Launches in June on Samsung hardware...looks like they are trying to eat into the PC paradigm in a big way, and if they get the Chrome "App Store" up and running with all the critical bits, I think they can really do it.
That the problem you love computers. But for a business computers are just tools that need to be upgraded, maintained and secured on top of being used you know to do real work.I'm guessing that this will be an epic fail. I love computers and I work in the industry and I see no use for a product like this for the vast majority of people.
If you're one of the many companies that already uses Google Apps for business then you already have everything set up and ready to go. You still use a corporate email address for your account, but on the user side everything looks like Gmail, Google Calendar, etc. In fact, you would just sign in with your corporate email account and everything would just work; email, calendar, docs, and any other Google provided services you use. For companies already using Google Apps, this is perfect. What Google is doing here is making their whole ecosystem that much more attractive. They don't care about selling the actual hardware, they want to sell their software.The big problem I see right now, is how secure is the data?
We have seen so many cases where data is lost (by companies that go bankrupt) or are anadvertently "shared" or hacked. I just don't see how any business would rely on a server maintaining data off premises. If your net goes down, you're screwed. What if google decides that 2 years into it that 29 per computer isn't enough and that now it's 89.00 per seat per month?
Who do you call when the thing breaks down? who's going to connect it up to your unique server configuration and active directory service? You aren't going to get away from IT guys, they are just going to be doing different jobs.
Can't see it working. If people at my work suggest this, i'm going to bash them over the head with common sense and hope they snap out of it.
Again, if you're a Google Apps user your data is still stored at your domain. Your cloud in this case is your own servers, which is the same as accessing remotely on a PC.It will be a very small niche for some bussiness users.Rememeber everything is clod based an requires an allways on internet connection.I'm not a big fan of cloud storage (not for personal use), and whatever anybody promises you, once you keep any of your data on the cloud you should not expect that will remain "private". But for some bussiness users may be OK.
Been there, done that. I'll be turning 60 this fall. I remember timeshare computing. The whole idea behind the PC (Personal Computer) was to get away from the dumb-terminal-hooked-up-to-a-mainframe paradigm. Anyone else remember Microsoft's first attempt at pusing "DOT-NET"? It was essentially the same as "the cloud". It failed to get off the ground.Cloud computing is the way forward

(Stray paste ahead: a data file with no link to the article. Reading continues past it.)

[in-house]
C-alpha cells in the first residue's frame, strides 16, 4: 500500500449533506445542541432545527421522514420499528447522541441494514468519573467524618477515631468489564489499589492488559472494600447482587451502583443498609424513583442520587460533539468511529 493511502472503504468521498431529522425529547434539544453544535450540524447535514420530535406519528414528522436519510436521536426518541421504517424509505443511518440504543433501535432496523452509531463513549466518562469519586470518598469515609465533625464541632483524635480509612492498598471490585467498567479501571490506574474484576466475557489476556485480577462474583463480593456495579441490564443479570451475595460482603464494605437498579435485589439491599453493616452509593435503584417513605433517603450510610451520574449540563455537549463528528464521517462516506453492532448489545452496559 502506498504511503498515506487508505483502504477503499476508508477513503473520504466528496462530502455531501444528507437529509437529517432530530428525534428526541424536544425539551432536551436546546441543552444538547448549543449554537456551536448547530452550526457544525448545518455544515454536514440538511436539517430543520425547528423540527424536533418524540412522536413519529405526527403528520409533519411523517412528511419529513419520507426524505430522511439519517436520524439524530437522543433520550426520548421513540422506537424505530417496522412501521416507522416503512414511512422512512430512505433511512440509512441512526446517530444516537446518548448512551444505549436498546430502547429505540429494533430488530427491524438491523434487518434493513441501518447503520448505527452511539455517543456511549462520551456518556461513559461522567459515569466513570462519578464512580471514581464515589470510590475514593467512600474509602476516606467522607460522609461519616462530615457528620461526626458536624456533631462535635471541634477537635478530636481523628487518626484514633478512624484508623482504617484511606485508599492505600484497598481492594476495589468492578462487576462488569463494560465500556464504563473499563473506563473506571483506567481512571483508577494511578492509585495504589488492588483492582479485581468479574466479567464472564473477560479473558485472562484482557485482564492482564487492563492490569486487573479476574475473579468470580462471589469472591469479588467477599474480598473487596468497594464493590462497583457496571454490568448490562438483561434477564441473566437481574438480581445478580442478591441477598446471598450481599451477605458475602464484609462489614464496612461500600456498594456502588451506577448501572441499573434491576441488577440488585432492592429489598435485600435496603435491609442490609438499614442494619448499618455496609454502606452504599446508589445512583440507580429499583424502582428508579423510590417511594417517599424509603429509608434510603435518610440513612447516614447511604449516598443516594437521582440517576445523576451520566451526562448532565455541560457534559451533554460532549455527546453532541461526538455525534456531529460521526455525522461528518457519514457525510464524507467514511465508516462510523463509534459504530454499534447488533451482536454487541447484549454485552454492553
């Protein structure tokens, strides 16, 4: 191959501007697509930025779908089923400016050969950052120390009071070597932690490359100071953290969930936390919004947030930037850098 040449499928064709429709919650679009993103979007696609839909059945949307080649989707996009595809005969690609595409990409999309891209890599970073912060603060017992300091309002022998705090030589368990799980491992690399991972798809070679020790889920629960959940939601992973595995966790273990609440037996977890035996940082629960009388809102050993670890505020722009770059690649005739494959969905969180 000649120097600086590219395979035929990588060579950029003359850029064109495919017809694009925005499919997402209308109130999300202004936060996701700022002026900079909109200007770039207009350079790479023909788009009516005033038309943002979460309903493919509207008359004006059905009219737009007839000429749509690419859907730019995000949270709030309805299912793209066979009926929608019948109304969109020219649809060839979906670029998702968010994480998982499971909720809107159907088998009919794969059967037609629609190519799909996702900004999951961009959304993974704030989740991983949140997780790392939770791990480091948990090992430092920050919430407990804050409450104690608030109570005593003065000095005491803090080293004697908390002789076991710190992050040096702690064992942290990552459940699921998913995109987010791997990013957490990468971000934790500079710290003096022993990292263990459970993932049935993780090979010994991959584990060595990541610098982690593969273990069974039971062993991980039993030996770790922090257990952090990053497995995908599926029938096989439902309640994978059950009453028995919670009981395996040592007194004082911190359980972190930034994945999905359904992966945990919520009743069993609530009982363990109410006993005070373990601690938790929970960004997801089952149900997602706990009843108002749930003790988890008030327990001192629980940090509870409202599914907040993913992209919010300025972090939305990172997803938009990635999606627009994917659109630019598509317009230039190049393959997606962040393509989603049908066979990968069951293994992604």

Thanks for destroying your own argument. Going from a regular notebook/netbook to a chromebook is the computing equivalant of going from a smartphone to a dumbphone.How many on here used to say " I want a phone that can simply make phone calls" FFW 3-5 years likely 80% of us on digital home have a smart phone that can do pretty much everything a home PC can do with the exception of serious gaming and some specialized software?
Comparing cloud computing today to cloud computing of even a decade ago isn't fair. The world has changed since then. High-speed internet, wifi hotspots, and 3G connections have completely changed the game.Been there, done that. I'll be turning 60 this fall. I remember timeshare computing. The whole idea behind the PC (Personal Computer) was to get away from the dumb-terminal-hooked-up-to-a-mainframe paradigm. Anyone else remember Microsoft's first attempt at pusing "DOT-NET"? It was essentially the same as "the cloud". It failed to get off the ground.
I consider it more like shedding the dead weight. I've been running nightly builds of Chromium OS (the open source version of Chrome OS) on my netbook for months now. Prior to that I ran Windows XP, 7, and Ubuntu 10. I have no interest in going back to any of them. Chromium OS is faster, slicker, and smoother. It boots in 20 seconds on my first gen Atom netbook. There are no background processes slowing things down mysteriously, no antivirus software, no myriad of system menus. I get about 20% more battery life than I did on Ubuntu.Thanks for destroying your own argument. Going from a regular notebook/netbook to a chromebook is the computing equivalant of going from a smartphone to a dumbphone.